Frankenstein Book Report: Nine Moons by Gabriela Wiener (tr: Jessica Powell)

If Angela Garbes mind melded with Samantha Irby and Jami Attenberg, and wrote specifically about sex, and oh there's a baby somewhere in there.

I LOVE THIS BOOK. I want everyone to read it. I want to learn Spanish so I can read everything the Peruvian author Gabriela Wiener has to say. My Frankenstein Book Report (to recap: premised on my making a composite description of a book by placing it in a cultural ecosystem instead of line-analyzing the actual book) for Nine Moons is less composite and mostly a paean. Get this book get this book get this book.

Nine Moons [(c 2009, Spanish) Gabriela Wiener. (c 2020, English) Jessica Powell, Restless Books] is a pregnancy memoir written by a self-described gonzo sex journalist/essayist who also authors smut under the pen name Ada Franela. She moves from Peru to Barcelona with her dude in time to experience the magic but mostly the “abyss” of pregnancy. I’m just gonna quote from early in the book so you get the idea:

Women play all the time with the great power that has been conferred upon us: it’s fun to think about reproducing. Or not reproducing. Or walking around in a sweet little dress with a round belly underneath that will turn into a baby to cuddle and spoil When you’re fifteen, the idea is fascinating. It attracts you like a piece of chocolate cake. When you’re thirty, the possibility attracts you like an abyss.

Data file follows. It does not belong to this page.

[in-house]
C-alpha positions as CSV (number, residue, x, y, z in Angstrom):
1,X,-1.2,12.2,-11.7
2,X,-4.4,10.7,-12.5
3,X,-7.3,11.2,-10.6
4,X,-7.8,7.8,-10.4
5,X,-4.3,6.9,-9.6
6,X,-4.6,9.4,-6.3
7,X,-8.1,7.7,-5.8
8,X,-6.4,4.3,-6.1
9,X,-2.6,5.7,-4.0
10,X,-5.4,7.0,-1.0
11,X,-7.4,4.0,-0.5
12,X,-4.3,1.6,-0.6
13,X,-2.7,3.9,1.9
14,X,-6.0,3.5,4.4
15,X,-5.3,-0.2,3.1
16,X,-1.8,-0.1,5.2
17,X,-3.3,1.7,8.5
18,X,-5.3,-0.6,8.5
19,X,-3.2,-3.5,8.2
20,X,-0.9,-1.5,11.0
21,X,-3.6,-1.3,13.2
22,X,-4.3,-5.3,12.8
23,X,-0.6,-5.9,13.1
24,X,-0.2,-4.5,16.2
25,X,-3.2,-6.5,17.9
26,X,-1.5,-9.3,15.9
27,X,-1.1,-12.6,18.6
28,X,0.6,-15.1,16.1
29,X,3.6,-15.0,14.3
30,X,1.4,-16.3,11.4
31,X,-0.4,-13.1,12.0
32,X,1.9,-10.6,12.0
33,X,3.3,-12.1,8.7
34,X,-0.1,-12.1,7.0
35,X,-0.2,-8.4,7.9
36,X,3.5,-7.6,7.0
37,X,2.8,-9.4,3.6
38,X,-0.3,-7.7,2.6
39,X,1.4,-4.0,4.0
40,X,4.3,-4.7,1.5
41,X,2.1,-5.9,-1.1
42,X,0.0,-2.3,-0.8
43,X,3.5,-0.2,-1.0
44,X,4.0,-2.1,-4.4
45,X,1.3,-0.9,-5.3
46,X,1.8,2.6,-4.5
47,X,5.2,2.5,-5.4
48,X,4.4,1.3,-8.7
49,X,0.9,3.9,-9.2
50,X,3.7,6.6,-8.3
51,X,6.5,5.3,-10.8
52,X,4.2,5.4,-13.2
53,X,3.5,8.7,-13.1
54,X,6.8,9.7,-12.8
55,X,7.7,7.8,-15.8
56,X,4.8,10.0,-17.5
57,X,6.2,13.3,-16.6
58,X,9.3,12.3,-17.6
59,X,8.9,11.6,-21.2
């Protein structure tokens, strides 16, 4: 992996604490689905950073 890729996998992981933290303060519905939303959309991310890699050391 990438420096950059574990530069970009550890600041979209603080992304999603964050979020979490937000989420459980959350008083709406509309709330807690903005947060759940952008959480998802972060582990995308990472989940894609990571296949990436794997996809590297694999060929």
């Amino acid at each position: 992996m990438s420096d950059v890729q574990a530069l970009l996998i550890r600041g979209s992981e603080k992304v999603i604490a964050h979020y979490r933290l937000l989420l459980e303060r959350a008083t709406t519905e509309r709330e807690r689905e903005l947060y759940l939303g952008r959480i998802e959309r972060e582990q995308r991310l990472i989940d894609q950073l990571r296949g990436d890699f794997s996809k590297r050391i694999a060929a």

OK and here’s a practical question:

How is it that no one has yet created a designer drug for pregnant women? Prenatal ecstasy, LSD for expectant mothers, something like that.

I legitimately thought when I was in my labor room, that there should be a closet of sex toys—it’s all I wanted, to take my mind off the visceral pain. But yes, hallucinogenics would’ve been as welcome, and candy-flipping dildos with psilocybes would’ve been the best.

On migrating to the Iberian empire:

My child: Europe is the best place for a Latin American to starve to death and drink good wine. Welcome.

“Welcome.” Wiener’s mom jokes kill me. As does her writing career:

My last piece for Primera Línea was an article called “Do You Want to Have Sex With Me?” It was about fictitiously proposing sex to all sorts of men, and recording their reactions. I stationed myself at midnight in the doorway to the bathroom at a disco called Fellini to offer myself to every man who passed by. A large number of those who responded said that they never had sex on the first date. When I got home, I wrote that you had to woo the men of today with flowers and chocolates. I was one month pregnant.

I want to be friends with this person.